Thursday, February 01, 2007

The Middlesex elections

The Rockingham ministry (1765-66)
At the beginning of 1765 the king was ill with pains in the chest and a feverish cold – possibly an early onset of the porphyria that was later interpreted as insanity. He continued unwell until the spring, by which time his relations with the Grenville ministry had broken down almost completely - particularly when they accused him of continuing to allow Bute to interfere. Lord Chesterfield:
‘He shows his Ministers all the public dislike possible, and at his Levée hardly speaks to any of them, but speaks by the hour to anybody else.’
The king wrote of his government being composed of ‘insolent’ men and said that the world might well suppose that England was at such a low ebb that ‘no administration [could] be formed without the Grenville family.’

In May George resolved to dismiss Grenville from office and turn to his uncle the duke of Cumberland. Cumberland tried to bring Pitt in, but he refused. In July the man chosen to replace Grenville was Charles Watson-Wentworth, 2nd Marquis of Rockingham, a great Yorkshire landowner and political patron, and now head of the former Newcastle party. In effect, the great Whig families were back in office. The great (though temporary) achievement of Rockingham’s ministry was the temporary solution of the American crisis with the repeal of Grenville’s Stamp Act (of which more later), though in the teeth of much parliamentary opposition. His relationship with the king deteriorated and he resigned (with some relief) in July 1766.

The Chatham Ministry (1766-68)
The new government was nominally headed by Pitt the Elder now ennobled as earl of Chatham. But he accepted only the position of Lord Privy Seal, which did not carry executive responsibilities and the First Lord of the Treasury was Augustus Fitzroy, 3rd duke of Grafton. Chatham’s decision to take a peerage seriously undermined his repuration as the 'great commoner', and created a sensation. It had the added disadvantage of leaving the ministry without a strong voice in the Commons, apart from the rising star Lord North, who became Chancellor of the Exchequer in September 1767. By this time Chatham was ill with nervous exhaustion and was in Bath for much of the time. On the great issues of his ministry, America and India, he had little to contribute.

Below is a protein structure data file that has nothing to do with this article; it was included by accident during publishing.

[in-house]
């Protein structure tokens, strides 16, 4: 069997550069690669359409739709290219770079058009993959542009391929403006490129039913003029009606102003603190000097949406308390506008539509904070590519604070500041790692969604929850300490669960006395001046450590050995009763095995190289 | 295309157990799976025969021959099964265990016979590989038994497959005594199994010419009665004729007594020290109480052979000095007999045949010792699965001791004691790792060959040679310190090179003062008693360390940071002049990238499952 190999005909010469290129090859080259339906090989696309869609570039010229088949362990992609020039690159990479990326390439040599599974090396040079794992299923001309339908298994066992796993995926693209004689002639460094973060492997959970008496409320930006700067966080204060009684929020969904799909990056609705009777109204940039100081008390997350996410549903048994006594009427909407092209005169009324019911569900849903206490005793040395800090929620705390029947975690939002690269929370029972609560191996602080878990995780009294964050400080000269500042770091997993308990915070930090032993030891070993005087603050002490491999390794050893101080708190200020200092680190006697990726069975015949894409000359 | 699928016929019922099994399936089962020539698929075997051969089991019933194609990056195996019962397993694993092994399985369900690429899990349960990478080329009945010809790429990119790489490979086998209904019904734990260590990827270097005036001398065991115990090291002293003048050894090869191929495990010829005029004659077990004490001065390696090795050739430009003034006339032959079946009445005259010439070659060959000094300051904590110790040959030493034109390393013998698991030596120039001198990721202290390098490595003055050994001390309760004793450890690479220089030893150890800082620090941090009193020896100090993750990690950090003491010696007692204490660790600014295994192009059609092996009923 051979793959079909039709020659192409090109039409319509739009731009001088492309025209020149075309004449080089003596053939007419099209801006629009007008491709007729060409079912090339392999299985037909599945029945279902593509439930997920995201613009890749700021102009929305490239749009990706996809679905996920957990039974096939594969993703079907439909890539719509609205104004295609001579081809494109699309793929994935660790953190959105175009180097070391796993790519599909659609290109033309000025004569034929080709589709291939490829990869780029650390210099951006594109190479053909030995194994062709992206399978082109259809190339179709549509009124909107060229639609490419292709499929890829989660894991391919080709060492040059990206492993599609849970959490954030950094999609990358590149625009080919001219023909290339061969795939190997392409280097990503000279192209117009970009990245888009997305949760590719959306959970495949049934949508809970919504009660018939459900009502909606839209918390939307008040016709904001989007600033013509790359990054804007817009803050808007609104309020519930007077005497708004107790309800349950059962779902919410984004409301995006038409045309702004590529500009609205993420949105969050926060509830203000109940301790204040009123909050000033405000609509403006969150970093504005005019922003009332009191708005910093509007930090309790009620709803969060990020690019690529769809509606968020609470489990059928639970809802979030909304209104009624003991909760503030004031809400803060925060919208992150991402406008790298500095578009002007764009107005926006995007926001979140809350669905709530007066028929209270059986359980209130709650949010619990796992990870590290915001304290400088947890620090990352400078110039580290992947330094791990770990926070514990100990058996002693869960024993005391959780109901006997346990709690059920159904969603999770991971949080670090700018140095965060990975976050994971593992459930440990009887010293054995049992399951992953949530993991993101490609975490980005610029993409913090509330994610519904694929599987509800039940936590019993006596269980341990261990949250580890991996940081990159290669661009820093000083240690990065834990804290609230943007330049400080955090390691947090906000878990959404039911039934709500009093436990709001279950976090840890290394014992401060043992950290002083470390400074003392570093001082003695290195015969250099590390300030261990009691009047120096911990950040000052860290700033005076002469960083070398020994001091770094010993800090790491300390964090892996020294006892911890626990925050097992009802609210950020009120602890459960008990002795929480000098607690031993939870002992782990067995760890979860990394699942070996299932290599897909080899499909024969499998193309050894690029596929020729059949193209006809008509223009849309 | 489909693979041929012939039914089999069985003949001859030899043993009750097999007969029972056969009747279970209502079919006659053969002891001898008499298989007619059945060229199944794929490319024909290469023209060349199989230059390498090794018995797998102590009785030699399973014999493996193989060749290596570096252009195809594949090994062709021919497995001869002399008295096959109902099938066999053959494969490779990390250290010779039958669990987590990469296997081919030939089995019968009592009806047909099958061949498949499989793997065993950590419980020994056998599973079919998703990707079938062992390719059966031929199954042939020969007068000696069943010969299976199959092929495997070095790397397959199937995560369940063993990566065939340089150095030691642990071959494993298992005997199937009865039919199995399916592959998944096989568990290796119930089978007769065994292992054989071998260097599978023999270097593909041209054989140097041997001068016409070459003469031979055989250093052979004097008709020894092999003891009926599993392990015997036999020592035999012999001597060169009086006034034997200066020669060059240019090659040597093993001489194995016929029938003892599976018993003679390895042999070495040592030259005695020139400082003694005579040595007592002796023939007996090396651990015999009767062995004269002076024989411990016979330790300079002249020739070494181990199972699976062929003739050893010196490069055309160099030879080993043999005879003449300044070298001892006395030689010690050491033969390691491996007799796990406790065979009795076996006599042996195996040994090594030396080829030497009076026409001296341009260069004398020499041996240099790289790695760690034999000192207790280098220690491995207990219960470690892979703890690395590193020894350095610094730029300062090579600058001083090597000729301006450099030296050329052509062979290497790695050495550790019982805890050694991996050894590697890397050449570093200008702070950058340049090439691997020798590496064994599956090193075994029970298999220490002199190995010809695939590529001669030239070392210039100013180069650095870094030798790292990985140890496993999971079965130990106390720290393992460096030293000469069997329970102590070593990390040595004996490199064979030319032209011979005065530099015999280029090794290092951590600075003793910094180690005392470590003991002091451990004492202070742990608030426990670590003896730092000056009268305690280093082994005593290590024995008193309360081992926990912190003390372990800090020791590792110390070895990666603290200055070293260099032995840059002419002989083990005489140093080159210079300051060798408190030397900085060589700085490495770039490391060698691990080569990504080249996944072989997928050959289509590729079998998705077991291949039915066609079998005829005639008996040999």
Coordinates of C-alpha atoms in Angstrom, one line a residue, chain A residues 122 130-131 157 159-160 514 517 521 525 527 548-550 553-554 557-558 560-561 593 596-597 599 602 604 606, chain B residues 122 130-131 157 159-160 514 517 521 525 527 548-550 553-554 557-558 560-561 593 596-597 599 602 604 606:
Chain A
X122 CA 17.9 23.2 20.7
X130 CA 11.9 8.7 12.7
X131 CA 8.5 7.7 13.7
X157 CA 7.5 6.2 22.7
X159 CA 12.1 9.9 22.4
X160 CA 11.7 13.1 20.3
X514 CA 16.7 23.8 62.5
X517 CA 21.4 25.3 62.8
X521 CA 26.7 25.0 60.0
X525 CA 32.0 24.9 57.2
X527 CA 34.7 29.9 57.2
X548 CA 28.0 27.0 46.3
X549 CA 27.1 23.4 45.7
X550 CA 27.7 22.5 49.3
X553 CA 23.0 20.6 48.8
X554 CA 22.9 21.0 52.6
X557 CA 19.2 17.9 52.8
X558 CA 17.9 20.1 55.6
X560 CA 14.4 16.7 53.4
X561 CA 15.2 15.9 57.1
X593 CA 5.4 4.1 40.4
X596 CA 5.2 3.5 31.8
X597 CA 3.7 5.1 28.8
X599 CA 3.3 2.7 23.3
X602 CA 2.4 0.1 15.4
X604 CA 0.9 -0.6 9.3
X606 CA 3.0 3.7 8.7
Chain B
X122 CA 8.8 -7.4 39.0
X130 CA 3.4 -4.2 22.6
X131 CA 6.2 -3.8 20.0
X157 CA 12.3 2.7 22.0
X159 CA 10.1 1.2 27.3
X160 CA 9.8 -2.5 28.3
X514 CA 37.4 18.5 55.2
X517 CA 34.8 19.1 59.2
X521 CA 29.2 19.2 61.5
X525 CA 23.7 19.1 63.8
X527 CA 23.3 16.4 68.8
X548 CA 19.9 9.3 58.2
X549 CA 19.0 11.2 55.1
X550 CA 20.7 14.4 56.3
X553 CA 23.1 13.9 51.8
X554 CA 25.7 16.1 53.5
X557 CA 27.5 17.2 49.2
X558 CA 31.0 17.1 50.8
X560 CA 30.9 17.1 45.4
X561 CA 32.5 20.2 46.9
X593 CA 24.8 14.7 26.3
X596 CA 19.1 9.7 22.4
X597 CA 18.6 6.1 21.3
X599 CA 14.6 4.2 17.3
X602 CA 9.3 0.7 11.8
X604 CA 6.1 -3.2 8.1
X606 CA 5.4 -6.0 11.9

Lord Rockingham became (in effect) Leader of the Opposition. He gathered round him a group of discontented Whigs and his private secretary was the Irish writer Edmund Burke (1729-97), who became MP for Wendover in 1766 and quickly established himself as a dominating speaker in the Commons. The Rockinghamites formed ‘the core of a revived Whig party’ out of the old Newcastle connection.

In the summer of 1768 Chatham retired and was replaced by Grafton (who had long been in effective charge of the administration).

The Middlesex Elections
Grafton’s premiership was dominated by America – and by John Wilkes.

1768 was a general election year. On 6 February Wilkes was back in London where he enrolled as member of the Joiners’ Guild and waited for the dissolution of Parliament. On 11 March Parliament was dissolved. Wilkes then issued his election address, basing his campaign on the issues of ‘general warrants and the seizure of papers’. On 16 March he presented himself as a candidate for the City of London. The polling took a week, but in spite of many enthusiastic demonstrations, he came bottom of the poll.

But this humiliation was promptly forgotten in the excitement caused by his declaration that he would stand for Middlesex, where the election was due in only five days. This was a serious challenge to the two sitting members, George Cooke (a Chathamite) and Sir William Beauchamp Proctor (‘country’ - usually voted for the opposition), who had expected to be returned unopposed. The two men promptly sank their political differences to form a joint interest and to arrange the transport of voters to the poll.

Although most of the electorate, which comprised c, 2,500 freeholders, lived in and around London, polling would take place in the county town of Brentford, ten miles to the west of the City. From 24 March Brentford was festooned in blue (Wilkes’s colour). Wilkes himself arrived in the town. The campaign was masterminded by an Election Committee that met regularly at the Kings Arms Tavern and the Mile End Assembly Rooms. In Brentford, Wilkes promptly secured most of the public houses for his friends, helped by the local influence of John Horne, who was parson of New Brentford. 12,000 handbills were distributed, advertising where supporters of Wilkes could find 247 carriages provided for their transport to the poll.

The election took place on Monday 28 March. Coaches were sent off singly as soon as they were full; then blue cockades were distributed and cards printed ‘Wilkes and Liberty’ were handed out. The returning officers were the two sheriffs elected for the City, Richard Peeres and William Nash. They prepared 15 poll books, one for each division of the county and set up booths at Brentford Butts. On the journey to the polls, coaches from London conveying voters for Wilkes’s opponents often had their windows smashed and the slogan ‘Wilkes and Liberty’ painted on them. Later it was to be claimed that hundreds of voters had been intimidated from polling. However, there was little violence at the poll itself in spite of the provocation of banners being displayed with ‘No Blasphemer’ and ‘no French Renegade’. Voting took place for several hours during the afternoon. When the votes were counted next morning, the result was Wilkes, 1,292, Cooke 827 and Proctor 807.